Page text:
In one case, a derivative action was taken against the directors alleging a breach of fiduciary duties. The shareholders alleged that the defendants did not provide them with adequate guidance and financial information. The lawsuit also alleged that directors borrowed money without the Board’s approval. The D&O policy paid over $500,000 to defend and settle this claim.
As an officer of a company, you are protected both via indemnification and D&O insurance. Indemnification is a company’s promise to compensate it’s directors and officers for liability personally incurred. An indemnification clause is typically built into by-laws or articles of incorporation.
It is also virtually limitless in its scope and the compensation amount (unless the company is insolvent or legally is not permitted to indemnify). This is unlike a D&O policy that is has a limit of liability as well as other conditions, exclusions and coverage limitations.
A D&O policy serves to bridge the coverage gap in case the indemnification provision cannot be used.
As the name implies, any public company needs public D&O insurance. However, a D&O policy is essential for any company that is using crowdfunding to gather capital or is looking to go public.
Crowdfunding is often used as a way to “test the waters” with potential investors and as an on-ramp for IPO. As the company is getting closer to IPO, there is more potential for securities claims. Due to the Securities Act of 1933, any material misrepresentation made by the company can be a basis for a D&O claim. Even though most private company D&O policies specifically exclude “public securities” claims, a “road show” provision carves out an exception to this exclusion to include this exposure.
The new JOBS Act 3.0 is changing the Current regulatory landscape regarding IPO’s and crowdfunding for smaller companies. JOBS 3.0 is making crowdfunding a more viable option, now more than ever.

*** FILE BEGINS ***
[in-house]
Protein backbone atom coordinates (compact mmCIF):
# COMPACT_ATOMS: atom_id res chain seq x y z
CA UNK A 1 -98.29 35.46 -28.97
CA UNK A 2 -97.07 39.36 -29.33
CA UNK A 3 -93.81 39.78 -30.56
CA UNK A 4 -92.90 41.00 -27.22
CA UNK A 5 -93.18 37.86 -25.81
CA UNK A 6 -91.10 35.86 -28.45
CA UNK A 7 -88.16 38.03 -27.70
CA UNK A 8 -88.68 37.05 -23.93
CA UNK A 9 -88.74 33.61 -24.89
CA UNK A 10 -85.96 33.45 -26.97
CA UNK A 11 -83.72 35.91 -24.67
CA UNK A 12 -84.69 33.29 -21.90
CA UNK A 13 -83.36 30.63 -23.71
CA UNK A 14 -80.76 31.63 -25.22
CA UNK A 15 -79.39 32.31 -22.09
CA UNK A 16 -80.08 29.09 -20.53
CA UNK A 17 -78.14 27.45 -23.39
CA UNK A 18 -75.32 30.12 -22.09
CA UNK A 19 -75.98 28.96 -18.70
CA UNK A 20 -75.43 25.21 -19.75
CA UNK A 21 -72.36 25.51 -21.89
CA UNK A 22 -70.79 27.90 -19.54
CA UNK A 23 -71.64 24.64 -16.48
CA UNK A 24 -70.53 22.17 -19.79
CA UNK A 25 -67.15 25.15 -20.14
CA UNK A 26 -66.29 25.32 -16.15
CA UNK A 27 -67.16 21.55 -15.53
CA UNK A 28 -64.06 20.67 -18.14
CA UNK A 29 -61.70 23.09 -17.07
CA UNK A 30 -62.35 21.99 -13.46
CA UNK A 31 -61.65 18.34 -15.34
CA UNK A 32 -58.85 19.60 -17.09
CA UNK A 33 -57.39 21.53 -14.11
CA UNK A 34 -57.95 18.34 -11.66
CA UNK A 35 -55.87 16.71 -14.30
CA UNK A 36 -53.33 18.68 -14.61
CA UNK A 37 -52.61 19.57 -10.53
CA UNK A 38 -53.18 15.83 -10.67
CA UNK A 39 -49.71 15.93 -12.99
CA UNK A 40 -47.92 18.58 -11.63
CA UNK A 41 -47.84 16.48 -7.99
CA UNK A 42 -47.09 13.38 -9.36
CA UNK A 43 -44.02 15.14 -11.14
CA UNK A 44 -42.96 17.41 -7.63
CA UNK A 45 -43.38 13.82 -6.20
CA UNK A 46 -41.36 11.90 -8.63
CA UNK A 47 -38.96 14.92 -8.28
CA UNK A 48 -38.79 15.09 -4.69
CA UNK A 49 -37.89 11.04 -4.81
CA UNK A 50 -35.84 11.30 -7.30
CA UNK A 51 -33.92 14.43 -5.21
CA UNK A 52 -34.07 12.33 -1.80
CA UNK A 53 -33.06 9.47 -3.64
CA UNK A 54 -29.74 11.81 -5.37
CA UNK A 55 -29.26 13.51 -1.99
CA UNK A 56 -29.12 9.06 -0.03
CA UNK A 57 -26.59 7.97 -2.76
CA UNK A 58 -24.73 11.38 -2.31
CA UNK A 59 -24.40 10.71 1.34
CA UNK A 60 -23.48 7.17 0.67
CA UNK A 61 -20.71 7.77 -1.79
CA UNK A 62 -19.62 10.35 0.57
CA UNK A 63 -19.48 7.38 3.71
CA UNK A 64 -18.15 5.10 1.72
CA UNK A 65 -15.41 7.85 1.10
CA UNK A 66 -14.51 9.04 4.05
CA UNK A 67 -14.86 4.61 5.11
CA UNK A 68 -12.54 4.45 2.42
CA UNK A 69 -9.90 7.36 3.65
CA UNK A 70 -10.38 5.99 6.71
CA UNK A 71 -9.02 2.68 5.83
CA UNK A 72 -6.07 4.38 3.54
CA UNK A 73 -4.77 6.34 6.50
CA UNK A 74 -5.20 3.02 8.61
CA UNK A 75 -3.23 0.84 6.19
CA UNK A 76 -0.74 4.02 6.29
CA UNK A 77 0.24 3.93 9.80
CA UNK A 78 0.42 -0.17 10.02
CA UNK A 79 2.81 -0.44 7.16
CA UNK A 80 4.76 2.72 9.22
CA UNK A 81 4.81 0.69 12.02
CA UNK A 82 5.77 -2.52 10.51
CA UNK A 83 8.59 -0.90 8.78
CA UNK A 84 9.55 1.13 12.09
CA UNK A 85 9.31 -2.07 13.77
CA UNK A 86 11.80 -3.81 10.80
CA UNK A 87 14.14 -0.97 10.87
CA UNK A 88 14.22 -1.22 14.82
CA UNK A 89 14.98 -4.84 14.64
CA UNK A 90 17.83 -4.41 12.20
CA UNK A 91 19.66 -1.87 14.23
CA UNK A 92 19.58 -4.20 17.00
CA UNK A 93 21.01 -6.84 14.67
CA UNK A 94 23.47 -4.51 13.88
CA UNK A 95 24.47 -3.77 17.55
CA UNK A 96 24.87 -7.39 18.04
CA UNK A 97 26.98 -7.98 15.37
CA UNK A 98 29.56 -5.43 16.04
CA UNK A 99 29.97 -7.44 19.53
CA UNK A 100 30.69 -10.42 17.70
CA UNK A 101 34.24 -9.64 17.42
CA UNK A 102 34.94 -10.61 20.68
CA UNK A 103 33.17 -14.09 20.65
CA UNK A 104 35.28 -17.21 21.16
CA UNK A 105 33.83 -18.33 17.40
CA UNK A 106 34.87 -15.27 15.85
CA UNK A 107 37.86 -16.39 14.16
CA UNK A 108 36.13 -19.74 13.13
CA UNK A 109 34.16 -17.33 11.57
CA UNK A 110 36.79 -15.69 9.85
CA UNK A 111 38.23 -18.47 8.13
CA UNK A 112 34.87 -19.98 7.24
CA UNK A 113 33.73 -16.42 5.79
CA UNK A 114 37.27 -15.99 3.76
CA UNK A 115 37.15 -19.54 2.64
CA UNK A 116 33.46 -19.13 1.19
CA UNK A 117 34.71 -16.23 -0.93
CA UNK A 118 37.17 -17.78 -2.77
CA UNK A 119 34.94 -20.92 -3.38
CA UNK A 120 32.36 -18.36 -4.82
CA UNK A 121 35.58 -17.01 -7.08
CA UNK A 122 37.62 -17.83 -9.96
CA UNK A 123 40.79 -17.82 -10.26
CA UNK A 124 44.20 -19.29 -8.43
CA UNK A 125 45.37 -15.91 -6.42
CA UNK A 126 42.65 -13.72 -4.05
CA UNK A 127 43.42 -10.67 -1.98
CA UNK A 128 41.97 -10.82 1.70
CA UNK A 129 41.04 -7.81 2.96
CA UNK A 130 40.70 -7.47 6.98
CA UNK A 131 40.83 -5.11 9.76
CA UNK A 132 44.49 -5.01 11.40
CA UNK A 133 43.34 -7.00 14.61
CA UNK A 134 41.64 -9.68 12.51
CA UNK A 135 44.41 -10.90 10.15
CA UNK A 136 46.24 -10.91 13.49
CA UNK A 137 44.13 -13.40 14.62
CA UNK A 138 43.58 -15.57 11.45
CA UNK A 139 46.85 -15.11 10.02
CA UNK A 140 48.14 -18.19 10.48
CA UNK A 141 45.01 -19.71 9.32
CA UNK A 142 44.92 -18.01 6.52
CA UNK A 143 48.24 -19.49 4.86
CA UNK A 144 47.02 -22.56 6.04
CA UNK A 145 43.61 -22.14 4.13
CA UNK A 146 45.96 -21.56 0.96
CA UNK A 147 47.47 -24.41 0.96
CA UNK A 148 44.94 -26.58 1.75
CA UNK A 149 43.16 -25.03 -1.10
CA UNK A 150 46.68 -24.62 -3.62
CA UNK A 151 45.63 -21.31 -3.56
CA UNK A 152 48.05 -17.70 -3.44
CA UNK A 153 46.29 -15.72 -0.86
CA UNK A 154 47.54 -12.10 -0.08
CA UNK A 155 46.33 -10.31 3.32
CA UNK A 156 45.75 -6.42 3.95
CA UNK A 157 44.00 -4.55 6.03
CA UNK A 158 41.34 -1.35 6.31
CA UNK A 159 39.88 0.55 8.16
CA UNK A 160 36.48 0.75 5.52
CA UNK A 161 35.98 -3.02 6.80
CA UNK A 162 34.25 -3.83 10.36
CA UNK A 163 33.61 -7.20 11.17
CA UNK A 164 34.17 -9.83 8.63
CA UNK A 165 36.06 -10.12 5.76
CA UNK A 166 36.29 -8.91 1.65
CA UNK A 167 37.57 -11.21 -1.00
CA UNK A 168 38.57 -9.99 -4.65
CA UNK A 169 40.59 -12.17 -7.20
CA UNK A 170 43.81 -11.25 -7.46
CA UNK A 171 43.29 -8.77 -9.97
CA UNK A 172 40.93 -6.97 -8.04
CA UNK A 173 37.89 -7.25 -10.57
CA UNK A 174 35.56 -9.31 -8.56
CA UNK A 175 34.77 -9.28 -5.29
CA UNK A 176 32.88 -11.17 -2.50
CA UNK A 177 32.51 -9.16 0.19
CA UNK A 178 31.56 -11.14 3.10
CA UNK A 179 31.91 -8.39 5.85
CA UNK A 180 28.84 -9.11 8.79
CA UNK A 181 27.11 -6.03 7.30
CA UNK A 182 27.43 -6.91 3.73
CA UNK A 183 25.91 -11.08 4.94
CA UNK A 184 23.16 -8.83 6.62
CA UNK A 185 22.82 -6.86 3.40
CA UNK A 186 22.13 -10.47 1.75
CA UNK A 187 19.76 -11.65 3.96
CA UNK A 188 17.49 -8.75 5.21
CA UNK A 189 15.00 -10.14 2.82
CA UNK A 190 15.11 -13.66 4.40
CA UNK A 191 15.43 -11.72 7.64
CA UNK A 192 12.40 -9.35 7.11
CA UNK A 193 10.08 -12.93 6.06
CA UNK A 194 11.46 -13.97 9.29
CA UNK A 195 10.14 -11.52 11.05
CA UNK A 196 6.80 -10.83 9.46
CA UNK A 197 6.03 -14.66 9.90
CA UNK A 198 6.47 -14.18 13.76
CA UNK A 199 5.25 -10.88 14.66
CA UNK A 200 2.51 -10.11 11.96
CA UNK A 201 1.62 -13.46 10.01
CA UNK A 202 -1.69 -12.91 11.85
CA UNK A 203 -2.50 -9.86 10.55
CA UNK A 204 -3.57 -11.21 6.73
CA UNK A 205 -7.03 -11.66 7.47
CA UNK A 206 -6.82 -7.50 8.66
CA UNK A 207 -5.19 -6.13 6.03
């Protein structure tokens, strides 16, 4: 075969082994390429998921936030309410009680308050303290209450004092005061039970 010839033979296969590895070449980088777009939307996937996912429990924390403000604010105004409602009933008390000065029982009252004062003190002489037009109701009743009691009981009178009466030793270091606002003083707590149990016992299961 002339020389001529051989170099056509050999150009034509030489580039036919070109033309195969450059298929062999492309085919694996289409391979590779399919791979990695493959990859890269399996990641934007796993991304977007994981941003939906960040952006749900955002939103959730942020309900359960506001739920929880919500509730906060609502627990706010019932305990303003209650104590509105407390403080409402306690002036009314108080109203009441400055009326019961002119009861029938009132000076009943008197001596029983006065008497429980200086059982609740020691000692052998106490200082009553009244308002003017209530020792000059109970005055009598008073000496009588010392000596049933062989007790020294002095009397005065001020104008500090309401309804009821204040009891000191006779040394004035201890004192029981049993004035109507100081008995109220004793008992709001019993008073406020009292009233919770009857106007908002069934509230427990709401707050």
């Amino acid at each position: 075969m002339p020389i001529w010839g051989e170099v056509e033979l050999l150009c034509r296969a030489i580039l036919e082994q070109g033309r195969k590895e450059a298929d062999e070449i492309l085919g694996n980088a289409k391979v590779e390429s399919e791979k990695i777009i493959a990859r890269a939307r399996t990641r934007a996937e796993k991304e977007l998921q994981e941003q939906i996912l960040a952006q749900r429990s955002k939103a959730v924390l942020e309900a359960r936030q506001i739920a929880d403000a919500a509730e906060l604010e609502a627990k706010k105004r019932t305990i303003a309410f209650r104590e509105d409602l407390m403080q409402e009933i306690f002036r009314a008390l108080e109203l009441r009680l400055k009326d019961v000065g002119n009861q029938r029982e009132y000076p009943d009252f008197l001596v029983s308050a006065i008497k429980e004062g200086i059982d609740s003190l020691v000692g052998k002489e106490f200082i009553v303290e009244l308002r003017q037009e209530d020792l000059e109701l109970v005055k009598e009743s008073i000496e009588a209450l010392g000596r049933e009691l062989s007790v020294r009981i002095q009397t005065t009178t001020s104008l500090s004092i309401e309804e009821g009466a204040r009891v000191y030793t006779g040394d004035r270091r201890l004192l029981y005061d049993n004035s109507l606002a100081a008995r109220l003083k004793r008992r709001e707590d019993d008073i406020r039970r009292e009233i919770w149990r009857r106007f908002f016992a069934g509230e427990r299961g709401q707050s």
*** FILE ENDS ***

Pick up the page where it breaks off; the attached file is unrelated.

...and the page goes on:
Unfortunately, there is no clear-cut answer to this question.
A few factors need to be carefully considered when selecting your limits. One of them is the industry that your company is in. If you operate in a highly litigious industry (think financial services), the risk of a lawsuit is higher than average. You may want to consider higher limits because the aggregate limit can quickly be eroded by a few consecutive claims even if they are individually reasonably small.
Another factor to consider is the size of your operations. While a small company with a few million dollars in revenue might consider a $1M-$2M policy, it’s not uncommon for a larger company to take out a $5M-$10M D&O policy.
The easiest way to figure out the best policy and limits for your company is to simply talk to a knowledgeable broker. Find a broker that has experience with your industry and companies at your stage so that you can understand comparables within the industry.
With Q3 2021 wrapped up, let’s review a few critical D&O insurance trends that emerged and what updates public and late-stage companies can expect in Q4.
Late-stage companies sometimes overlook post-acquisition challenges, but they still pose a problem. Here’s how to navigate these tricky situations.